Lecturer/Senior Lecturer Molecular Biosciences.
Dr Coutts is module leader for Cell Culture and Antibody Technology (MSc flexi), Molecular Biology and Protein Structure (UG) and teaches across a number of UG and PG modules including Living Systems, Molecular Biology and Protein Structure, Cancer and Heart Disease, Cell Signalling and Cancer, and Cell Culture and Antibody Technology (FT).
Her research activities involve tumour cell survival and motility and understanding the links between transcriptional regulation and cell survival during the stress response.
After obtaining a PhD in Molecular Biology and Biochemistry, Dr Coutts undertook postdoctoral studies at the Beatson Institute for Cancer Research (1999-2004), the University of Glasgow (2004-2005), and the University of Oxford (2005-2016), before joining Nottingham Trent University in August 2016.
Tumour growth is achieved by overriding cell cycle control and bypassing cell death. Mechanisms influencing cell survival such as apoptosis and autophagy are key determinants of cell fate during stress. Moreover, during tumour progression the acquisition of metastatic potential is the most devastating event in human cancer with metastatic disease the cause of 90% of cancer deaths. Importantly, understanding how the cell integrates a variety of signals to affect a cellular outcome is clinically relevant and a poorly understood process.
Dr Coutt’s work involving the p53 co-factor JMY has uncovered novel links between cell motility and the DNA damage response as well as mechanisms involved in autophagy and cell survival. Her research seeks to explore how a transcription co-factor links the cytoskeleton with nuclear events during the stress response, how this impacts on p53 activity and cell survival, and the role of actin in these processes.
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Thematic areas for prospective PhD projects:
- Understanding the regulation of the p53-cofactor JMY in human cancer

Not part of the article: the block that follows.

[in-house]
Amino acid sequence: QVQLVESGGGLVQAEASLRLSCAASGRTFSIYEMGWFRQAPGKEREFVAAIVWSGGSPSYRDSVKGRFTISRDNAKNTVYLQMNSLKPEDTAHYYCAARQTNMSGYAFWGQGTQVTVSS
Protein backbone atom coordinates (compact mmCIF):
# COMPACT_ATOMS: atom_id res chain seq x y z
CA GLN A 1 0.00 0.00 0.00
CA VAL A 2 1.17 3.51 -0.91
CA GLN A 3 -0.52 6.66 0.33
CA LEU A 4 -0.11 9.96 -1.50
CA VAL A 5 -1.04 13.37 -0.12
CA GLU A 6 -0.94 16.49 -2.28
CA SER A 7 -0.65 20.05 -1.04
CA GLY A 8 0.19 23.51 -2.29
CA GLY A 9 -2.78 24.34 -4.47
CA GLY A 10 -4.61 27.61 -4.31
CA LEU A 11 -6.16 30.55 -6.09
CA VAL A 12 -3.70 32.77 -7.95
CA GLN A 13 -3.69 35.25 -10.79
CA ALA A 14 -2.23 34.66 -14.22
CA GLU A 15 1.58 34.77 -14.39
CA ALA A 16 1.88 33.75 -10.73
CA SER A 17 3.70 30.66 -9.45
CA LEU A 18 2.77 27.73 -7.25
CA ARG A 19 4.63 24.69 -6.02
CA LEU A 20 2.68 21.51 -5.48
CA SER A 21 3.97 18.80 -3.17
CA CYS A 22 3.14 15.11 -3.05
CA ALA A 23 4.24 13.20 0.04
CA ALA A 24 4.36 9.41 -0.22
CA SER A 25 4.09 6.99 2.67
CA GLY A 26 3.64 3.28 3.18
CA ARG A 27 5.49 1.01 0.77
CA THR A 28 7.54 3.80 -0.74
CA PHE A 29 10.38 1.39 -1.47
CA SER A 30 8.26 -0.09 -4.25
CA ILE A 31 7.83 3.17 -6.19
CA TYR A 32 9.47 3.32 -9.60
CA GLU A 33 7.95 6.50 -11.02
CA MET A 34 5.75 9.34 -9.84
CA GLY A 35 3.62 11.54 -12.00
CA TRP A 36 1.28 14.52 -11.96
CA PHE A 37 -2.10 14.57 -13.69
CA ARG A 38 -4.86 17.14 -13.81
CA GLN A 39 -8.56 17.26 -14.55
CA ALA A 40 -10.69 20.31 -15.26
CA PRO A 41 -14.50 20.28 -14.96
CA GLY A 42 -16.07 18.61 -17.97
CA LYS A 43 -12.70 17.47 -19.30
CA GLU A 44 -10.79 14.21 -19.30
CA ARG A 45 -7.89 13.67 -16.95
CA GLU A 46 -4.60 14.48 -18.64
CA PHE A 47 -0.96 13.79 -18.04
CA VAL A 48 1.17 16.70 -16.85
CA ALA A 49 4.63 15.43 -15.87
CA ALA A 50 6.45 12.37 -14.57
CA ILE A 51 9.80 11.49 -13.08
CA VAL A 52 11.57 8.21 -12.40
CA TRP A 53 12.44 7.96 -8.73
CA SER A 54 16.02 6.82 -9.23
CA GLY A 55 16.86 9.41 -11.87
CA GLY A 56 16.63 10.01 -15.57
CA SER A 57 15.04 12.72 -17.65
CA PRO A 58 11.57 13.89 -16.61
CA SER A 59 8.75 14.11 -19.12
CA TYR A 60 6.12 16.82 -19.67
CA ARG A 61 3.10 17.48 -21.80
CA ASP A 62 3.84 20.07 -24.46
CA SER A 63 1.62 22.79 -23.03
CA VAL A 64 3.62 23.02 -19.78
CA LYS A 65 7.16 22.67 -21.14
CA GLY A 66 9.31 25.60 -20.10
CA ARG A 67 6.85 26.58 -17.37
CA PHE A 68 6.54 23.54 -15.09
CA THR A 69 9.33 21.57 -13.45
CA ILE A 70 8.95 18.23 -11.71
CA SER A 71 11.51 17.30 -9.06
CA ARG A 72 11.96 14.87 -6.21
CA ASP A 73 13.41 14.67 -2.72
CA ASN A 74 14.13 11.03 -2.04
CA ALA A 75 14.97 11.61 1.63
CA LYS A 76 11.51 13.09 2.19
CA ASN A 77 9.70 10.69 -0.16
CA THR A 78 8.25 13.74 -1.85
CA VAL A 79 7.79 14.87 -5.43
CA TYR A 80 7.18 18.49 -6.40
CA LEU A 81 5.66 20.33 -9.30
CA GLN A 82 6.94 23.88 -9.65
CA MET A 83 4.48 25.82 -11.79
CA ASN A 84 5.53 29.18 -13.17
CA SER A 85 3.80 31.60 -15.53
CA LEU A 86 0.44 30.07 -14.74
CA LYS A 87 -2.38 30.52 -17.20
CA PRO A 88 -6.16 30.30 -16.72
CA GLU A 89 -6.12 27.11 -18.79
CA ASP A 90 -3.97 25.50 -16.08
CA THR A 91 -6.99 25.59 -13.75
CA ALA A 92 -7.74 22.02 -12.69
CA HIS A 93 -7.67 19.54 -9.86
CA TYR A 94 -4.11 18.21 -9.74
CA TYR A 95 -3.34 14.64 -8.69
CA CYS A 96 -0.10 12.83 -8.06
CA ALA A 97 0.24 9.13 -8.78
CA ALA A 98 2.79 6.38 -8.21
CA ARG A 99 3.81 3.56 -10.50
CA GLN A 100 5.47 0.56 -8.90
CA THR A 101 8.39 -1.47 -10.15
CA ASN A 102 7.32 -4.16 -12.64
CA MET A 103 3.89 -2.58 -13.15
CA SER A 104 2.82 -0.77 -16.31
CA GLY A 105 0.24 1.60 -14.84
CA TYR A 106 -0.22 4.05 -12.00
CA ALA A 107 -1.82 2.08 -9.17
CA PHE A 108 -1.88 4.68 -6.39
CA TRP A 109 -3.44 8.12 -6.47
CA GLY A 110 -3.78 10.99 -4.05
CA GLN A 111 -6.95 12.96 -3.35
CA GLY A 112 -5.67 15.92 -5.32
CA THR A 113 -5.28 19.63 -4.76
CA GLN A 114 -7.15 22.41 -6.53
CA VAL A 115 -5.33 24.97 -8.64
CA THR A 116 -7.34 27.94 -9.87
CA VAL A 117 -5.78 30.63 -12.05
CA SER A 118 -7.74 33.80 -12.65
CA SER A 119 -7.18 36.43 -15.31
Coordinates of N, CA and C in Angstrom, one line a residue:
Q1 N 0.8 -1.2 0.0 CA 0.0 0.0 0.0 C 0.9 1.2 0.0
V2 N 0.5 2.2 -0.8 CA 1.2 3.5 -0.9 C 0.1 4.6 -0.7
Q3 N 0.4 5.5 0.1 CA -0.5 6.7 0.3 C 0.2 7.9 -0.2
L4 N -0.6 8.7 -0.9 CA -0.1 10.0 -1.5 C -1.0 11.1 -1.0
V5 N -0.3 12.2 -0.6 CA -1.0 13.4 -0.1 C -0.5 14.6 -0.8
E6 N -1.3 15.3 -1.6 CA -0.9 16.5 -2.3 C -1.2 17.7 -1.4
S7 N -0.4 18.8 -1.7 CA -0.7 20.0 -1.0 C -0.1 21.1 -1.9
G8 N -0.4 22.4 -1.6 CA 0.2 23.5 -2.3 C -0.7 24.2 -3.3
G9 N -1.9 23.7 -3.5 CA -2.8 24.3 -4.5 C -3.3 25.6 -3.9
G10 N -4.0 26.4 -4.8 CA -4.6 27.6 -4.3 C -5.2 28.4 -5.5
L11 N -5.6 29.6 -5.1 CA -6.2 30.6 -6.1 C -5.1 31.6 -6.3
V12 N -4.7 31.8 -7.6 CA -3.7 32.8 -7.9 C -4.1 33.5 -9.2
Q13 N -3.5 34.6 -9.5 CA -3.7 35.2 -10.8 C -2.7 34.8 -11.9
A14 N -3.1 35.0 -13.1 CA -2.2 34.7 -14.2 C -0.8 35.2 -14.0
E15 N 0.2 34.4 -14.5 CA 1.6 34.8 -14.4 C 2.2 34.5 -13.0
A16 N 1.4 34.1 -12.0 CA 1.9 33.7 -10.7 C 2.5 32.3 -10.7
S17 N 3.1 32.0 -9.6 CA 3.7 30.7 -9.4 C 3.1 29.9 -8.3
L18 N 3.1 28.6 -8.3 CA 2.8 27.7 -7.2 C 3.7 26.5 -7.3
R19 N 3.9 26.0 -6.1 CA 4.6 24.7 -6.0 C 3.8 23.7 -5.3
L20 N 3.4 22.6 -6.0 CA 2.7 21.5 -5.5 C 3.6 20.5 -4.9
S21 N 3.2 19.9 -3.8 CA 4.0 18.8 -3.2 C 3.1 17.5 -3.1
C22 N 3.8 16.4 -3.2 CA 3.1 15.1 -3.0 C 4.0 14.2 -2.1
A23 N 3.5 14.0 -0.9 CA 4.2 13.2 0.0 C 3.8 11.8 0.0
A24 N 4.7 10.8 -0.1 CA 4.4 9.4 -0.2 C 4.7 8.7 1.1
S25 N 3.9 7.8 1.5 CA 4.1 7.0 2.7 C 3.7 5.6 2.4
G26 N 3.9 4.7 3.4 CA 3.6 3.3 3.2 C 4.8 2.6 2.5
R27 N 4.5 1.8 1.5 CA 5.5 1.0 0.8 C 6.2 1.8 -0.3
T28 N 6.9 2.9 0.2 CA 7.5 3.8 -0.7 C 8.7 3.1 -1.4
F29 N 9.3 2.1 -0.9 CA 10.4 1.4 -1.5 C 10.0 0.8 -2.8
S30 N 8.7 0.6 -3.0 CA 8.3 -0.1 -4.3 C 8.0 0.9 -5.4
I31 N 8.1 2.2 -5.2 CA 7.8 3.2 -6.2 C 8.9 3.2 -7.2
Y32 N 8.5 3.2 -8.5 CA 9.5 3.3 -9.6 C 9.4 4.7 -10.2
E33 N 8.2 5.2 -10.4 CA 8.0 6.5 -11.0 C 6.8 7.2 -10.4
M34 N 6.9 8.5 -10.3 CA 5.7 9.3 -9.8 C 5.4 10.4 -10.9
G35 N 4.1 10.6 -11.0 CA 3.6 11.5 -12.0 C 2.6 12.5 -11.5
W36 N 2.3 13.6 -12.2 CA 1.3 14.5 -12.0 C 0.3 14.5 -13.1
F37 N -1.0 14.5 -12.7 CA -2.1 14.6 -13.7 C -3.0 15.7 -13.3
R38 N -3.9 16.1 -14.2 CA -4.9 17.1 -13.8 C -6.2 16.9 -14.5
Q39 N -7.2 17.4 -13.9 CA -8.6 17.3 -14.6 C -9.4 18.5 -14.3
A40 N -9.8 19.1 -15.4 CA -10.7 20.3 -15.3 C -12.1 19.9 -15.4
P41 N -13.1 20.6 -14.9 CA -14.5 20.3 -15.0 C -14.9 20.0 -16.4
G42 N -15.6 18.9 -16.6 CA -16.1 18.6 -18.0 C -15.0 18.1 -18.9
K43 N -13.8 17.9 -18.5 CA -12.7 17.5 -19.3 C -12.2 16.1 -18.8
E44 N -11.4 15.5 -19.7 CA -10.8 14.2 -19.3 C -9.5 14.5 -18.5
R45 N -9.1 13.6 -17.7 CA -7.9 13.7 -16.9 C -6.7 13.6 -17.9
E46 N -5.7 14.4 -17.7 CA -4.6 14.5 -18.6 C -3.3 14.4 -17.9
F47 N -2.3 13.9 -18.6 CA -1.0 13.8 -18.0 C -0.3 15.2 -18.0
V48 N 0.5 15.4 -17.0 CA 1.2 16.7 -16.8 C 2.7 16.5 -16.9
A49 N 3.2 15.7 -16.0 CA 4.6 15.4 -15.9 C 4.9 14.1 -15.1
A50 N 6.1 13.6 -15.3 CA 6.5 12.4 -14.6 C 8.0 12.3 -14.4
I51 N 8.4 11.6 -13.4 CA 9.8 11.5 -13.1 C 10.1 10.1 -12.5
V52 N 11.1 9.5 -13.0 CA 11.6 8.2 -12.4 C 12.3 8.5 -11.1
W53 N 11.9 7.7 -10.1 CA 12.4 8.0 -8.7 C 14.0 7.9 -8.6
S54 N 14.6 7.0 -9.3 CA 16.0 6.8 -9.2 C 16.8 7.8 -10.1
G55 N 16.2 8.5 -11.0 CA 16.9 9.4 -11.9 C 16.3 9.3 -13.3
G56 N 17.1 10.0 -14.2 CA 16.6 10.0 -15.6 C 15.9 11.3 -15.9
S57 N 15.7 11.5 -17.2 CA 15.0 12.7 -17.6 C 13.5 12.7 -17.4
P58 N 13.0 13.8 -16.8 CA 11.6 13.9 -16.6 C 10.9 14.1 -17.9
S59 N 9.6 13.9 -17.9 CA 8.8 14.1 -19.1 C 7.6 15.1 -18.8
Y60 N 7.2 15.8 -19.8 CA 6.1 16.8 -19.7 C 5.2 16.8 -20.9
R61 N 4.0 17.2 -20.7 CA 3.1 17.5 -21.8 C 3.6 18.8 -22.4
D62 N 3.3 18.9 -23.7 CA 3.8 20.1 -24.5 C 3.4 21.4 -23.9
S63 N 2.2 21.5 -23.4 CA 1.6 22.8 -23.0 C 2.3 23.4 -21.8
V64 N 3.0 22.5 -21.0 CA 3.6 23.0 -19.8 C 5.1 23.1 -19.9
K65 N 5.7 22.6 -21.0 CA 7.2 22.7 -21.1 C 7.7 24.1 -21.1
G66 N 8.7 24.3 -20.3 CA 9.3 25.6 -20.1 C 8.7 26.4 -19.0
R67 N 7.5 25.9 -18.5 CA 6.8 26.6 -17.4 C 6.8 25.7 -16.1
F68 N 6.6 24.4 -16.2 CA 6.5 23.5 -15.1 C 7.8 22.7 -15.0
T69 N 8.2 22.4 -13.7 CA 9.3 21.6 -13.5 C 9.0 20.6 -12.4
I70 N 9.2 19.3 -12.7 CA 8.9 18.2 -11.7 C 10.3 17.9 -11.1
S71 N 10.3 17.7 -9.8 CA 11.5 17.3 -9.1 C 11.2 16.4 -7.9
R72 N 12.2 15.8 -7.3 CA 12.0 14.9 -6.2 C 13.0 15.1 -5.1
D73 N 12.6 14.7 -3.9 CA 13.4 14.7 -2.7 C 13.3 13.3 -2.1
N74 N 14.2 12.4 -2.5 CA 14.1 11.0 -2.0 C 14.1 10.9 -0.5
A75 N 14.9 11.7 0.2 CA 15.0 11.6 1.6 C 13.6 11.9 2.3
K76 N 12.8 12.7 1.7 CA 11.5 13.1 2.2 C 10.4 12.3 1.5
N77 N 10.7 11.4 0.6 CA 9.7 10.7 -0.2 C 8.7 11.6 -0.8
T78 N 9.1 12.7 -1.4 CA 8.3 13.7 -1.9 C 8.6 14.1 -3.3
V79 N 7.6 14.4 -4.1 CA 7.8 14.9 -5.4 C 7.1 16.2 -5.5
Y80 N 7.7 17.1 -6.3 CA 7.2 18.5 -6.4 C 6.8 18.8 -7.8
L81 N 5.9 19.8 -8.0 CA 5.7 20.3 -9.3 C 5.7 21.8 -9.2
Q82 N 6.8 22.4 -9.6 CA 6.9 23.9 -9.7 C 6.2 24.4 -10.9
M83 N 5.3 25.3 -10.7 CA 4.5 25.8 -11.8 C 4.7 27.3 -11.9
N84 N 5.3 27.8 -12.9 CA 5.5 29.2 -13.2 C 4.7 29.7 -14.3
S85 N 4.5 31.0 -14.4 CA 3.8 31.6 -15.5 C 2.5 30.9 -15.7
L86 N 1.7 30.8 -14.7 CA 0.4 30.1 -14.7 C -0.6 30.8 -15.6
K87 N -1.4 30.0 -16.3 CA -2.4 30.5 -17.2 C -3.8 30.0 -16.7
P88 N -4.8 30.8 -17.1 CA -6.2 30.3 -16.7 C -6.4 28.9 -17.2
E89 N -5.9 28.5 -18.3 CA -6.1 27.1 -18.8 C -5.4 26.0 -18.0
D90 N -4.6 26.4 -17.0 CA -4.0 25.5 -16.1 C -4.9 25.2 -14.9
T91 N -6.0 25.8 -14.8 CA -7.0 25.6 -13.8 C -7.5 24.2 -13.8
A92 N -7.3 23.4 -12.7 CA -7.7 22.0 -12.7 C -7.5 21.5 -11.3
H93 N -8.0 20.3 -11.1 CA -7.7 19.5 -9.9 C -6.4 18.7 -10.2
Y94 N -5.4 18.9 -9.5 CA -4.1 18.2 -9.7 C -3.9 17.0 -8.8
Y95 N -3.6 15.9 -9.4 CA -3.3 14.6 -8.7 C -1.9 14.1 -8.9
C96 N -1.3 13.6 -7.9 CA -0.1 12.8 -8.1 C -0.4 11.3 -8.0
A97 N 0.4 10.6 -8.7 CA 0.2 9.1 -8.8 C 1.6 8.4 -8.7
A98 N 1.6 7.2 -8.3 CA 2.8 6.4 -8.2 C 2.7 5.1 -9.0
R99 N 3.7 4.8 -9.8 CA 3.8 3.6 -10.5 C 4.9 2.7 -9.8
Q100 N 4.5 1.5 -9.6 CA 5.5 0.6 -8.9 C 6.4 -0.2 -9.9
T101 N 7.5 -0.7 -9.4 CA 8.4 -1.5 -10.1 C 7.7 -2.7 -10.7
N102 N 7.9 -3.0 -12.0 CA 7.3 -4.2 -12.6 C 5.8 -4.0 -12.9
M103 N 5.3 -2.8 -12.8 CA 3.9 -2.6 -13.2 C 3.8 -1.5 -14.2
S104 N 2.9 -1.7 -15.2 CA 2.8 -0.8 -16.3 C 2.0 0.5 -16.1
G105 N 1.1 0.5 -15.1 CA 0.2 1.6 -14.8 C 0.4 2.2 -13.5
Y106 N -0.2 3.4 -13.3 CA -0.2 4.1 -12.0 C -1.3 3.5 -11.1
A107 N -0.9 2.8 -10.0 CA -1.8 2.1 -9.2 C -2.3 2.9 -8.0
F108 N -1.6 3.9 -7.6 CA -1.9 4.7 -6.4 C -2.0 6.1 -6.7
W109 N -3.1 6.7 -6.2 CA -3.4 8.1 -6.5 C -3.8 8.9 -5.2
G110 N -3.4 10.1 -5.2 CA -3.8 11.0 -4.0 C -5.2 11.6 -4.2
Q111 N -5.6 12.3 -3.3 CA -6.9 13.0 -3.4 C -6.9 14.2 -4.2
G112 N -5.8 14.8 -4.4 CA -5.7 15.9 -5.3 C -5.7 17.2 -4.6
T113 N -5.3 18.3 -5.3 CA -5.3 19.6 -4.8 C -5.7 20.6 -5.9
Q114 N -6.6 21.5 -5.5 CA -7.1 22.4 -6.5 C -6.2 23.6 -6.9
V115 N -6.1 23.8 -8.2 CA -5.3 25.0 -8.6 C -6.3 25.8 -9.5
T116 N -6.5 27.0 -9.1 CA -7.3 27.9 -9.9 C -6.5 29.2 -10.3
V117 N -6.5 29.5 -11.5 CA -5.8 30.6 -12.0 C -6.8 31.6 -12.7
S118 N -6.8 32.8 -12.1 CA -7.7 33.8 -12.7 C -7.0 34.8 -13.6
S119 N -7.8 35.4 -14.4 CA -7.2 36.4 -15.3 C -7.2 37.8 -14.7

- Links between autophagy and cancer cell migration
- Regulation of p53 activity by JMY
- Cell cycle regulation and cancer
- Understanding the role of nuclear actin in gene expression
Public engagement: Member of British Science Association and Chair of the Oxford Branch British Science Association (2009-2016).
Associate Editor, Bioscience Reports (2018-present)
Language Editor: Oxford Language Editing, Oxford University Press (2015-2016).
Editor: Methods in Molecular Biology, Humana/Springer Press (Adhesion Protein Protocols 2nd Ed, 2004-2006, Adhesion Protein Protocols 3rd Ed, 2011-2013, Cell Cycle Oscillators, 2013-2015).
Membership, Professional Societies:
Royal Society for Biology, British Association for Cancer Research, European Association for Cancer Research, Associate Fellow Higher Education Academy, British Society for Cell Biology, Association for British Science Writers
Sponsors and collaborators
Prof Ester Hammond (Department of Oncology, University of Oxford)
Prof Nick La Thangue (Department of Oncology, University of Oxford)
Dr Shonagh Munro (Department of Oncology, University of Oxford)
Dr Cassandra Adams (Structural Genomics Consortium, University of Oxford)
Dr Isabel Pires (School of Biology, Biomedical and Environmental Sciences, University of Hull)
Dr Sebastian Spain (Department of Chemistry, University of Sheffield)
Dr Sandra Maniam (Department of Human Anatomy, Universiti Putra Malaysia)
Functional interplay between E2F7 and ribosomal rRNA gene transcription regulates protein synthesis. Coutts AS, Munro S, La Thangue NB. Cell Death Dis, 9: 577, 2018
Actin nucleation and autophagosome formation. Coutts AS, La Thangue NB. Cellular and Molecular Life Sciences, 73:3249-63, 2016.
Actin nucleation by WH2 domains at the autophagosome. Coutts AS and La Thangue NB. Nature Communications, 6: 2015. DOI: 10.1038/ncomms8888.
Cofactor Strap regulates oxidative phosphorylation and mitochondrial p53 activity through ATP synthase. Maniam S*, Coutts AS*, Stratford MR, McGouran J, Kessler B, La Thangue NB. Cell Death and Differentiation, 22: 156-163, 2015. *joint 1st.
Cancer Cell Death. Coutts AS, Maniam S, and La Thangue NB. Oxford Textbook of Oncology, Oxford University Press. 2015.
E2F-7 couples DNA-damage dependent transcription with the DNA repair process. Zalmas LP, Coutts AS, Helleday T, La Thangue NB. Cell Cycle, 12:3037-3051, 2013.
Hypoxia-driven cell motility reflects the interplay between JMY and HIF-1a. Coutts AS, Pires IM, Weston L, Buffa FM, Milani, M, Li J-L, Harris AL, Hammond EM and La Thangue NB. Oncogene, 30: 4835-4842, 2011.
A transcription co-factor integrates cell adhesion and motility with the p53 response. Coutts AS, Weston L, and La Thangue NB. Proceedings of the National Academy of Sciences., 106: 19872-19877, 2009.
p53-cofactor JMY is a multifunctional actin nucleator. Zuchero BJ, Coutts AS, Quinlan ME, La Thangue NB, and Mullins RB. Nature Cell Biology., 11: 451-459, 2009.
Cell survival and death mechanisms
p53 and transcription